And, it is changing all too fast to even try to figure out what to do to protect yourself, or stay even. Dare we think the ideal, get ahead?? :(

RC and Samantha
05-31-2008, 08:48 AM
I hope I'm not off topic here, but may be. I fear & see many campgrounds closing due to all this & those that remain open being very costly.

I hate making decisions, always have! Often in hind site they seem to have been the wrong ones.

If it were us, I think if we wanted to reside in Texas for the winter & still had a sticks n bricks home we'd leave our Sky in Texas. Not that we wouldn't want to use it in the summer months but one has to be thinking about what the price of fuel may be come next winter time? No way to even make a good guestimate at what it may be.

My heart goes out to all of those people who fear their retirement dreams may be up in smoke. Or for those who will have their RVs sitting somewhere parked cause they can't afford to move them to use them anymore. The likelihood of selling their RV's without giving them away is a horrible prospect too.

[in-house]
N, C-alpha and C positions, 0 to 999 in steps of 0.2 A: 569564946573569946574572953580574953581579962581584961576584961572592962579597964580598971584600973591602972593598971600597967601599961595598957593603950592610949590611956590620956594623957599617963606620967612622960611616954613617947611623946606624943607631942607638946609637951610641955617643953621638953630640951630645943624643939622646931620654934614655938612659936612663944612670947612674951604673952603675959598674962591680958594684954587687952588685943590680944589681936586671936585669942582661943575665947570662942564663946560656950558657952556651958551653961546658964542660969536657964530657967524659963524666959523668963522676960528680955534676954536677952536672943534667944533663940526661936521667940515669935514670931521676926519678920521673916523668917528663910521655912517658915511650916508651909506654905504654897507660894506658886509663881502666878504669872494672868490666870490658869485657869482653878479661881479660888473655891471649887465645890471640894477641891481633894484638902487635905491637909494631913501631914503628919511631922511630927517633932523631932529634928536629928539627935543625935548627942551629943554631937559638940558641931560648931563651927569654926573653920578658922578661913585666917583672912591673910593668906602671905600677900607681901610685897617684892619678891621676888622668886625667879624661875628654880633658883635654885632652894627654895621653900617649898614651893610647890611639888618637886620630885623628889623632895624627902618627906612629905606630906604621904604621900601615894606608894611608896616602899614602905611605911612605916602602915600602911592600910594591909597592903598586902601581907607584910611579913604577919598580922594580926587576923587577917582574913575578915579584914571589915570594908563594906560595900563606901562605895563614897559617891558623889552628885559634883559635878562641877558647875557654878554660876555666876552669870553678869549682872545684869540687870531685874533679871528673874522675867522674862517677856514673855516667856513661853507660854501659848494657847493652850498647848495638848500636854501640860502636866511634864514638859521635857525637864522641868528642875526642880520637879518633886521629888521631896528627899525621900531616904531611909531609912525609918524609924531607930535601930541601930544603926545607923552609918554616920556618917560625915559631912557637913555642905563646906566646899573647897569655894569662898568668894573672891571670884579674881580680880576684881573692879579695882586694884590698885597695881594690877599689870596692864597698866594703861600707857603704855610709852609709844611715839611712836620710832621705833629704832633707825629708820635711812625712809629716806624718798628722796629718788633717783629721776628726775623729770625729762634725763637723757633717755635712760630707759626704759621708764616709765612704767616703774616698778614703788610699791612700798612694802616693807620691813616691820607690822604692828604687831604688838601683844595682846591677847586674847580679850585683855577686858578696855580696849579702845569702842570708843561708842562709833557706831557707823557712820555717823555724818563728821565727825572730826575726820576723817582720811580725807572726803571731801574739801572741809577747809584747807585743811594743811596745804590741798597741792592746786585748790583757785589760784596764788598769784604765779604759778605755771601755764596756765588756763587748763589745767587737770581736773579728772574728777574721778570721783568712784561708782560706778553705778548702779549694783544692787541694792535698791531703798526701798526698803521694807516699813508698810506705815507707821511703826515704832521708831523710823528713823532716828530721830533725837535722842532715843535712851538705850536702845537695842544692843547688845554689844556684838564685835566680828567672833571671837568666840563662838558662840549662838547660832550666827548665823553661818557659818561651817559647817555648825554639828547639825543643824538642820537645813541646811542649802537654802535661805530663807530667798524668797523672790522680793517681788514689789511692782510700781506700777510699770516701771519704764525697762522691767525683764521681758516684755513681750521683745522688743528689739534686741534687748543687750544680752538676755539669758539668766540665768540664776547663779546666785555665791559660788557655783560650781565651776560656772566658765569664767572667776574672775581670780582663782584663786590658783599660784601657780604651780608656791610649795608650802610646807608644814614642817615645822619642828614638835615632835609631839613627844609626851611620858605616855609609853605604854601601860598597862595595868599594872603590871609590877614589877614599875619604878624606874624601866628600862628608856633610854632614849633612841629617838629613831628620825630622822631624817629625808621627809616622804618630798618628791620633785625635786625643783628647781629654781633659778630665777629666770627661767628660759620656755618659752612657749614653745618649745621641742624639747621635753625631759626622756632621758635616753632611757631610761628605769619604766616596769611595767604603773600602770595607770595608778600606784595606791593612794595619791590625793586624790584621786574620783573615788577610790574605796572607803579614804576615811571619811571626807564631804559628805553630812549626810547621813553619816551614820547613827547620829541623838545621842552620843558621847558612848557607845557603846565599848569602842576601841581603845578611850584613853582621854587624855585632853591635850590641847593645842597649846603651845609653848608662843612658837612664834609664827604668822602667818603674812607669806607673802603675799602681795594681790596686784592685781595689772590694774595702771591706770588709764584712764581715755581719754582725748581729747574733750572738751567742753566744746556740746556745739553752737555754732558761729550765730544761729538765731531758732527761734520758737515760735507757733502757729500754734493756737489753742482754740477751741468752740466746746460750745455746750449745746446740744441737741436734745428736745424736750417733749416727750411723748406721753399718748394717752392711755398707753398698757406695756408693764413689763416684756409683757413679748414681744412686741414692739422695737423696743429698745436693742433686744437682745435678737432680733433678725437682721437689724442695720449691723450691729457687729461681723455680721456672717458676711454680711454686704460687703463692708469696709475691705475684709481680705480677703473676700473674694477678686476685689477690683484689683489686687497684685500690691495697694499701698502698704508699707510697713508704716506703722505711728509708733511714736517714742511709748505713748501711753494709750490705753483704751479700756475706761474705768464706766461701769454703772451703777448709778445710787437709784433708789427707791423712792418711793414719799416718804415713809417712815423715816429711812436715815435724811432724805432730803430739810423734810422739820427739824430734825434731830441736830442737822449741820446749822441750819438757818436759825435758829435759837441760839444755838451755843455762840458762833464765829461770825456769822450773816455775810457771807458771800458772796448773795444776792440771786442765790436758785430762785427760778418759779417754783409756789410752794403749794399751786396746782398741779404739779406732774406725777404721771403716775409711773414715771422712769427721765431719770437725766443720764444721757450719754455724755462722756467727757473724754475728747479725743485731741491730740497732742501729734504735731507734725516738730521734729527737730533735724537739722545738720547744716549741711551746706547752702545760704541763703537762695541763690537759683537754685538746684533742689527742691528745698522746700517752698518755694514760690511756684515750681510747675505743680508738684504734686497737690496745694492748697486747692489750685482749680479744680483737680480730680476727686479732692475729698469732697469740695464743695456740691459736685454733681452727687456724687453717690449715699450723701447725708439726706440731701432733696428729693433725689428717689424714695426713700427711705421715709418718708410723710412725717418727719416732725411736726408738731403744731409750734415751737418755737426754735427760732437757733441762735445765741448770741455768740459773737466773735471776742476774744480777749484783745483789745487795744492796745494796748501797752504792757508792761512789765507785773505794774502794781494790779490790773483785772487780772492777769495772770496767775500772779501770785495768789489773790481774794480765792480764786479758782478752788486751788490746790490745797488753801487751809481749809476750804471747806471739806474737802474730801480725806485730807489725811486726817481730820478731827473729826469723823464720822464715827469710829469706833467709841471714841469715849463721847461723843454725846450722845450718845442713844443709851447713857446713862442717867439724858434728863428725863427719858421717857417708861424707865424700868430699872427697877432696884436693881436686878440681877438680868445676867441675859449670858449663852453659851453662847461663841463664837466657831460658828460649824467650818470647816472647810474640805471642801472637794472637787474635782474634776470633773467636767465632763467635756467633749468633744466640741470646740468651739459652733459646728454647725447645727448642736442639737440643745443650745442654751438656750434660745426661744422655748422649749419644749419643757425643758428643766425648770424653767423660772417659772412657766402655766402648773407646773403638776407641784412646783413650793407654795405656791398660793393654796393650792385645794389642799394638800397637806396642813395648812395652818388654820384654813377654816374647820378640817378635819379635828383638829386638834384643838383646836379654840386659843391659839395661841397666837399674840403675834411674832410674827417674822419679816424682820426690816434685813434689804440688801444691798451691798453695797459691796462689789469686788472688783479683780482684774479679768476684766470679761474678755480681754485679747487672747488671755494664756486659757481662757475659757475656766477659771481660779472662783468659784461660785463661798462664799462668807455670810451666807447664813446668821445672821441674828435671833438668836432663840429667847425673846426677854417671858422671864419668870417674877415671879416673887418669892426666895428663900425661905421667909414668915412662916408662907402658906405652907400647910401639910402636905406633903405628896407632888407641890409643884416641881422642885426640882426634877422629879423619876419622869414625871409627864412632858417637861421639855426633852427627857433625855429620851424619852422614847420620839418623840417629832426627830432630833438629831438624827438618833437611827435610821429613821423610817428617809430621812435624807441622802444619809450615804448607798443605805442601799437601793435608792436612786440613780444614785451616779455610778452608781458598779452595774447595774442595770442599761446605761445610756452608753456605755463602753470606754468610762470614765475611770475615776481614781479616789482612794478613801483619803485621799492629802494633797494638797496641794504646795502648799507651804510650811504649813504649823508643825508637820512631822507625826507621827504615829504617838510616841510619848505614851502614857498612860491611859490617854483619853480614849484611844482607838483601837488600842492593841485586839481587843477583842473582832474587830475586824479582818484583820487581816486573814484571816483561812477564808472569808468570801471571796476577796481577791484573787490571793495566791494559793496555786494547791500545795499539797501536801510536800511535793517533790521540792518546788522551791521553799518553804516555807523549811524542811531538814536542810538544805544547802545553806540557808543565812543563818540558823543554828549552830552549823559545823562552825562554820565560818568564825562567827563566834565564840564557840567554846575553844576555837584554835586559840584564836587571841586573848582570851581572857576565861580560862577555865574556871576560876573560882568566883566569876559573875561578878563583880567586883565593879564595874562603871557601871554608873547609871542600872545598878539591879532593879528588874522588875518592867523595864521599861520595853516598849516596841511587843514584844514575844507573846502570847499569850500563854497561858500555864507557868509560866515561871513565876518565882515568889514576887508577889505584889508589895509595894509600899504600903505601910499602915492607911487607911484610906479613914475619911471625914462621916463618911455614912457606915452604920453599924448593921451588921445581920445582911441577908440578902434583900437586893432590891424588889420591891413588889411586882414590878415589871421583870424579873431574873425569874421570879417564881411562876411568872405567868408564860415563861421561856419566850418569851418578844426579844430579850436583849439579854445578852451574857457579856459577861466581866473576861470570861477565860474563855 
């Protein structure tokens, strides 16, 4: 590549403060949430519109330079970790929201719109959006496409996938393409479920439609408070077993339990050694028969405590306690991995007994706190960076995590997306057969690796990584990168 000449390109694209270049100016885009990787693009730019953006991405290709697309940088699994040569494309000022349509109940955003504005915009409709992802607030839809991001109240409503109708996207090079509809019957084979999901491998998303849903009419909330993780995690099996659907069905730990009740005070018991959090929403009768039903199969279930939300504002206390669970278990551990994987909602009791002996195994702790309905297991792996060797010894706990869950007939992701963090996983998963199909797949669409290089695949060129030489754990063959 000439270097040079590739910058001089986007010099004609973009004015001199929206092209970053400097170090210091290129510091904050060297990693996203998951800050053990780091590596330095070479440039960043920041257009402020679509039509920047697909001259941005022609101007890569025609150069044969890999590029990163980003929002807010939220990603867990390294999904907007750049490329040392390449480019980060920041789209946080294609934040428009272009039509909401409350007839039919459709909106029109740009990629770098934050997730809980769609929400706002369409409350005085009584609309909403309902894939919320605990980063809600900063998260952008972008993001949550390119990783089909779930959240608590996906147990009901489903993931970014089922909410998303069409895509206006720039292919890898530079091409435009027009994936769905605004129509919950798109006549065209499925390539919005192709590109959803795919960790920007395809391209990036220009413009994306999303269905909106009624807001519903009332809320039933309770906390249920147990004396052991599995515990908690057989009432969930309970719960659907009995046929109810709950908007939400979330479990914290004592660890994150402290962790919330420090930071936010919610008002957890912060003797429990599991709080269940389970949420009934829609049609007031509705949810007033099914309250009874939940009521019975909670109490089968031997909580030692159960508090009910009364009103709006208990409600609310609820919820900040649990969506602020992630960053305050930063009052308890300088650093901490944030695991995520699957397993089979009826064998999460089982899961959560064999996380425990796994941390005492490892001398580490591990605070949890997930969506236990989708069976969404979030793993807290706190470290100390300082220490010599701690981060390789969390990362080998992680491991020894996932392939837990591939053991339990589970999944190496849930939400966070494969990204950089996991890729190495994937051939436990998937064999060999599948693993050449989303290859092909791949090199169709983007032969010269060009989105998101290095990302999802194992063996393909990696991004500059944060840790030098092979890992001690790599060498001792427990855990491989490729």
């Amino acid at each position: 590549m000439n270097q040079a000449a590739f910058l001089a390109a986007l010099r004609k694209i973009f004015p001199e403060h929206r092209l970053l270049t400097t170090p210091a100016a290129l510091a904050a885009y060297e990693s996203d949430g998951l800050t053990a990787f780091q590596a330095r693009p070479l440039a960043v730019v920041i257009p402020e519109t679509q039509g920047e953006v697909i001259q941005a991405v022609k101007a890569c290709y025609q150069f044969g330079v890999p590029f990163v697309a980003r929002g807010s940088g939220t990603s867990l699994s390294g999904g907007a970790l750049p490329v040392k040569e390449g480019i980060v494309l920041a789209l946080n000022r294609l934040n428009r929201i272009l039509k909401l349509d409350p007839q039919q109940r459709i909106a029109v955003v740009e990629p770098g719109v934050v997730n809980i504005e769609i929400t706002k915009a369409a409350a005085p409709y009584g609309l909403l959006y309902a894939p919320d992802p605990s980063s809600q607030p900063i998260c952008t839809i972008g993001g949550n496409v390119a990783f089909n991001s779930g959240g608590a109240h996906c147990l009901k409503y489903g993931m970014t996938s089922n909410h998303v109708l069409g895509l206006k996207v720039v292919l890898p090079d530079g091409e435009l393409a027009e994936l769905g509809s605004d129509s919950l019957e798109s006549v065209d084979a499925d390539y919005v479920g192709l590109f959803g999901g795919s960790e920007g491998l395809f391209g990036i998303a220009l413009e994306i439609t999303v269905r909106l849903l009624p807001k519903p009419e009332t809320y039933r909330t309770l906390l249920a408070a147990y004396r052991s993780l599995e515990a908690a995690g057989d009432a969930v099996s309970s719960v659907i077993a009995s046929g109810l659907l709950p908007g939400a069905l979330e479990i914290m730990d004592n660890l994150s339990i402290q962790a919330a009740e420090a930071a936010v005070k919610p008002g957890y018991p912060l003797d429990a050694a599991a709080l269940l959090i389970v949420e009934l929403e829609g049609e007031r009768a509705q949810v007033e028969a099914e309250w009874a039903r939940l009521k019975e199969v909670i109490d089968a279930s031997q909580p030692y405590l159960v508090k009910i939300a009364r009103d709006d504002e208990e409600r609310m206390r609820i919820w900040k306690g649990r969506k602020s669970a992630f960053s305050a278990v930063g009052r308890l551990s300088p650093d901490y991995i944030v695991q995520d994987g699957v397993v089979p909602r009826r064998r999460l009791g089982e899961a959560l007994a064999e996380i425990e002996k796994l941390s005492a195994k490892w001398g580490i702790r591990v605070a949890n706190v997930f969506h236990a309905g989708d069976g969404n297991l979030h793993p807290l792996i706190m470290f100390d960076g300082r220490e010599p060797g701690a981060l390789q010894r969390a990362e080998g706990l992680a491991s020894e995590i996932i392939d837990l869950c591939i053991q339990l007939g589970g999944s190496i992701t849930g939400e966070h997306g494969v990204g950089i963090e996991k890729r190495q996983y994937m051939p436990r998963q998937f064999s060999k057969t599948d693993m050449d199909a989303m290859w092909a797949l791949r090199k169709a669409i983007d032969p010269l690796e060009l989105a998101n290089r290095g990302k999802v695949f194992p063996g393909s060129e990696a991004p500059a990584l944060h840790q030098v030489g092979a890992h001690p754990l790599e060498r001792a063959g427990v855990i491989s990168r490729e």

These are hard times to say the least with no immediate relief in site.

My only suggestion is to remember our fellow RV-er and all Americans/Canadians in our hearts & minds. Say prayers for all of them. I don't know what else we can do.


05-31-2008, 10:15 AM
Here is something I have observed this year which seems counterintuitive: campgrounds are fuller than we have ever experienced.

We usually go to St. Andrews State Park near Panama City, Florida in May. For the first time this year we were unable to get a preferred campsite even during the week (we have often had to move to a 'second choice' site on the weekend). On the way to Florida, we usually do not make reservations and have never had any problem in finding a campsite along the way. This time, when it was getting late in the afternoon, we called the camp where we had planned to stay. To our surprise the response was "We are full". We had to drive another couple of hours to the next suitable campground.